K iTouch 12032012 121 This is the plaque in front of the Biscuits Riverwalk Baseball Stadium in downtown Montgomery. I chose it because this is one of the very few plaques I had actually read in Montgomery before the final project last semester. Before nearly every baseball game I’ve attended at that stadium (which are quite a few), I’ve run over and read this plaque. I don’t know what draws me to it: perhaps the sadness held in its words and in the stones of the building, perhaps just that it’s something to do while you’re waiting, perhaps because I’ve read it so many times it’s become a habit or a tradition to read it every time I visit the stadium. Whatever the reason is, this is the memorial that means the most to me in Montgomery. It isn’t much compared to some other memorials, but it’s “my” memorial, and is one of my favorite parts of what I suppose I must call my home town.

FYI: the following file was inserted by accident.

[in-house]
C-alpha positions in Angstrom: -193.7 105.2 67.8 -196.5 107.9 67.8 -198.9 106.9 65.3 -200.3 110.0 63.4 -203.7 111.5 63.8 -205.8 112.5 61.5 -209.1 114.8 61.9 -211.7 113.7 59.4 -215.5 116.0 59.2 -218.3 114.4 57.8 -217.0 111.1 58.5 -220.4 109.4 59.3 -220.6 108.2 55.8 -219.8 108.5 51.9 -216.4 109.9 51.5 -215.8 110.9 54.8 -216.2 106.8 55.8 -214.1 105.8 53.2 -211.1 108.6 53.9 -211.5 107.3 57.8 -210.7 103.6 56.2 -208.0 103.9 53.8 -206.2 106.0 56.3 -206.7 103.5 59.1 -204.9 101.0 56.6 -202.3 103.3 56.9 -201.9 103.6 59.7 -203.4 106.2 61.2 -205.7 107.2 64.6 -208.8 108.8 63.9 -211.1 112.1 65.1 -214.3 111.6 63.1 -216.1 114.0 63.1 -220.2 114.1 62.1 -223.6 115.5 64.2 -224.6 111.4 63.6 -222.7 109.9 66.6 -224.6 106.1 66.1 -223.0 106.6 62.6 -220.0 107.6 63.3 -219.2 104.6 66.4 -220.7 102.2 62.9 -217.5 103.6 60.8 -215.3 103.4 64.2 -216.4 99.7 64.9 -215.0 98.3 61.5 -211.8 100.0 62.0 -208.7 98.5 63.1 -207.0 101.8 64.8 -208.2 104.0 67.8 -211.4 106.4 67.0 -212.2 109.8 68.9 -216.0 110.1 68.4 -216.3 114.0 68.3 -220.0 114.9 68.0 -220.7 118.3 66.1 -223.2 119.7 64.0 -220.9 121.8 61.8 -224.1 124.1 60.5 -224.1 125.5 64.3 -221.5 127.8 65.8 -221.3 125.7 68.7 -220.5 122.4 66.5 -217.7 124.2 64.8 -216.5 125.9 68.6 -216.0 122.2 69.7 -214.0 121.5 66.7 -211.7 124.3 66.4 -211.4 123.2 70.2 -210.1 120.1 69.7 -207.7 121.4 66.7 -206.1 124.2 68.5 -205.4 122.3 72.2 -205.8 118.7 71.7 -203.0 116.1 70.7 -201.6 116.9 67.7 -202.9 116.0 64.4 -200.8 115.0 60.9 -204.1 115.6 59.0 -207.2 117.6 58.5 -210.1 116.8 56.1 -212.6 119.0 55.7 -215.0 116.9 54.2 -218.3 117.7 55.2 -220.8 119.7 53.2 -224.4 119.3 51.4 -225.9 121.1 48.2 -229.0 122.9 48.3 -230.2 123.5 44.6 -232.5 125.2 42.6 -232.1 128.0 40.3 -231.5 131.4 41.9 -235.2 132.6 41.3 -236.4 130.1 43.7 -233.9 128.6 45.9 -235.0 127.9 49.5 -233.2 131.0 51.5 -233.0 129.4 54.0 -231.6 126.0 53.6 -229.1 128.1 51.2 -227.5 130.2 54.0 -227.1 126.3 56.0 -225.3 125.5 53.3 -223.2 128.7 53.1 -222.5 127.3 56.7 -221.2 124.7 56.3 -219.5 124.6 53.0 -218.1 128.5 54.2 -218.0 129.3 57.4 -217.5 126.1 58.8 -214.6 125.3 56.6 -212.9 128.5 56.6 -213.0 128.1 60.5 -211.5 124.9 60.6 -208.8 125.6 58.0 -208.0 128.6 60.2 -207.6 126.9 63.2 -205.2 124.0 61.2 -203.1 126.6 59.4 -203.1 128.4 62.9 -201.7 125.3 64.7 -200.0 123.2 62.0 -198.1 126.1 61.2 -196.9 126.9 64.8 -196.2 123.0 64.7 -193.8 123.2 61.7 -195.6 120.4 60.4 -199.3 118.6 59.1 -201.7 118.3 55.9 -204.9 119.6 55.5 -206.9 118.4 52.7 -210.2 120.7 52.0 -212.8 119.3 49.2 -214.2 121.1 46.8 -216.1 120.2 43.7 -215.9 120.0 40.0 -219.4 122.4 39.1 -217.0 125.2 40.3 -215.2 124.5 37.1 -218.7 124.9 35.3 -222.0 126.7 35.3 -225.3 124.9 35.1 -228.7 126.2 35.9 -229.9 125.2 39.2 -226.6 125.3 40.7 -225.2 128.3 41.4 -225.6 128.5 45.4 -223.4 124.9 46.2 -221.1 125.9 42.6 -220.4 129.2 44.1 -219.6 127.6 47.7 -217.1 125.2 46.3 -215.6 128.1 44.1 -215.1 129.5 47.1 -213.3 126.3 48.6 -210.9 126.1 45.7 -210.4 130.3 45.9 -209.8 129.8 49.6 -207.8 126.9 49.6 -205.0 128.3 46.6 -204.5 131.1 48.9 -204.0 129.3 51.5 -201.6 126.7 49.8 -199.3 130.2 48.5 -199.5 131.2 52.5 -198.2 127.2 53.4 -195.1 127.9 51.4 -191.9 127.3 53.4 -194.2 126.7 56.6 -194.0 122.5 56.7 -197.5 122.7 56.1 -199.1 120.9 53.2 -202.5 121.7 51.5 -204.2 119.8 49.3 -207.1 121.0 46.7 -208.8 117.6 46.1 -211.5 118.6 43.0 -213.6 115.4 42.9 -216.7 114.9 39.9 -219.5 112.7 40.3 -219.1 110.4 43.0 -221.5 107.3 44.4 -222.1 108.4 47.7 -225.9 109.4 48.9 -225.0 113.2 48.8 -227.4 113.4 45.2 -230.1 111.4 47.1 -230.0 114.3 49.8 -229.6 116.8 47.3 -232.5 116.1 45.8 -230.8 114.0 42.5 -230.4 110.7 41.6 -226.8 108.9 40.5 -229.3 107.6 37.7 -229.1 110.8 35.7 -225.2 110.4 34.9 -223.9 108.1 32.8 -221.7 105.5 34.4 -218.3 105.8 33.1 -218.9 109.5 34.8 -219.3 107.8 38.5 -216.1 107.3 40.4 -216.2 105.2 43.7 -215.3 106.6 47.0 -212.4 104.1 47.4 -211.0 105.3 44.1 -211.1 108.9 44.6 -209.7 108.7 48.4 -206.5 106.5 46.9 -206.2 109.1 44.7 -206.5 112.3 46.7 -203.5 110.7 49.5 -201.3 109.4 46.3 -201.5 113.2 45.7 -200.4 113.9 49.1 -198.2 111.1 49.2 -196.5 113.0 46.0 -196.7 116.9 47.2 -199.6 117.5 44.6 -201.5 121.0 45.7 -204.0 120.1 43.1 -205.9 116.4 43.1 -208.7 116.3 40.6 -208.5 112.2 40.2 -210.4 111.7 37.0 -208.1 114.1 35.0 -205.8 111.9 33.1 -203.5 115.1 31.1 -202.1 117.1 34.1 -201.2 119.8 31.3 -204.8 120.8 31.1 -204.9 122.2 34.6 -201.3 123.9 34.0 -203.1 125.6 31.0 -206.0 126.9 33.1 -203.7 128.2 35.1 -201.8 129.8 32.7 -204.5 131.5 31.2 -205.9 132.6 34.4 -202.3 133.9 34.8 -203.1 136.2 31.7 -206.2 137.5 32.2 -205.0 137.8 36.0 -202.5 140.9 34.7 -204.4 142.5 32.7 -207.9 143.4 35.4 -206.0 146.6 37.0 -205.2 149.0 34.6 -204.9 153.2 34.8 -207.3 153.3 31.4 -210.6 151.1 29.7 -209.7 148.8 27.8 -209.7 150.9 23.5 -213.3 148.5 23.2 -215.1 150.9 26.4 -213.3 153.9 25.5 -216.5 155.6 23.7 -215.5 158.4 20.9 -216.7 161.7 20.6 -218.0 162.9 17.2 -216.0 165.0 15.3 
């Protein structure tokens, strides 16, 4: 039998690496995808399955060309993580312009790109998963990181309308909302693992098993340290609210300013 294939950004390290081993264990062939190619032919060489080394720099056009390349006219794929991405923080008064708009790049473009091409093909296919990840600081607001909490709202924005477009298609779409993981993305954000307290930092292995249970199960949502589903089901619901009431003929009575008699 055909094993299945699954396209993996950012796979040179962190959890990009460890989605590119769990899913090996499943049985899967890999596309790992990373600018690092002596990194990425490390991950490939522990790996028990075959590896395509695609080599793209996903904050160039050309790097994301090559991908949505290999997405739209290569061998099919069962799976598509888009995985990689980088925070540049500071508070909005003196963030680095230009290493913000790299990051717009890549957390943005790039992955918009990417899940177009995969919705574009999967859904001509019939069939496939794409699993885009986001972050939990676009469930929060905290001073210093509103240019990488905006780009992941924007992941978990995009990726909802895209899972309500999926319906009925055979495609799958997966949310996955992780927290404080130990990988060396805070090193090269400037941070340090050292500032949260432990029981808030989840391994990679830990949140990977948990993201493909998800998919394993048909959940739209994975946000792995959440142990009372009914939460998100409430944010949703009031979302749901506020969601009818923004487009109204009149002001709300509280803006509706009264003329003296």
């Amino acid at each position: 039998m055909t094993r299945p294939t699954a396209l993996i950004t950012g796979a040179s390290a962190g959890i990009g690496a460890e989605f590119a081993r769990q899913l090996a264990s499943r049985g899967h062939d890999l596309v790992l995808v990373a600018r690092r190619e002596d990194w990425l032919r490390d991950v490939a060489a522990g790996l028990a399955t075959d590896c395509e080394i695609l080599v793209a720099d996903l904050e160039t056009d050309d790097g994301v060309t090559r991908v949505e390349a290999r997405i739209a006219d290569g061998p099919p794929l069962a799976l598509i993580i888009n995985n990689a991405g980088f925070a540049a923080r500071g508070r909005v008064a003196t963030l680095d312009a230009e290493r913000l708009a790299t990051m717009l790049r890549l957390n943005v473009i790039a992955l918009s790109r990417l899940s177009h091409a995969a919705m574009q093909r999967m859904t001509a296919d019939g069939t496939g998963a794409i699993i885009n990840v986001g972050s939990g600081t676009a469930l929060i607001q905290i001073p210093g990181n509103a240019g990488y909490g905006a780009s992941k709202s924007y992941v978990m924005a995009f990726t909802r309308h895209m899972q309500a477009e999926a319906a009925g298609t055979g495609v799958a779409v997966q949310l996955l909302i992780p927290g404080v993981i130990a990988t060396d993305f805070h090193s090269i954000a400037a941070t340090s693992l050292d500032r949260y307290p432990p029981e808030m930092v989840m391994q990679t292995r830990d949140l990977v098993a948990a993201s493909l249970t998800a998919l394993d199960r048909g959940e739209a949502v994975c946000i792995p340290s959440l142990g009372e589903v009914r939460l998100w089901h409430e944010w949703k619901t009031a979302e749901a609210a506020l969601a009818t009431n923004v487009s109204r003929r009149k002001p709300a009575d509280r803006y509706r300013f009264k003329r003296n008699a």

Do Not Research This Book

Okay, sorry, I had to start that way. That’s what my English teacher said immediately after handing us copies of a chapter from a book that she would not tell us the name of. She didn’t even tell us the name of the author! No idea why, but I’m hoping she’ll tell us more next class period. “Do not look up this book!” she said. “Don’t even try to find it on Google!” Why? No idea. However, I shall continue on with my post about this most mysterious chapter anyhow. And so.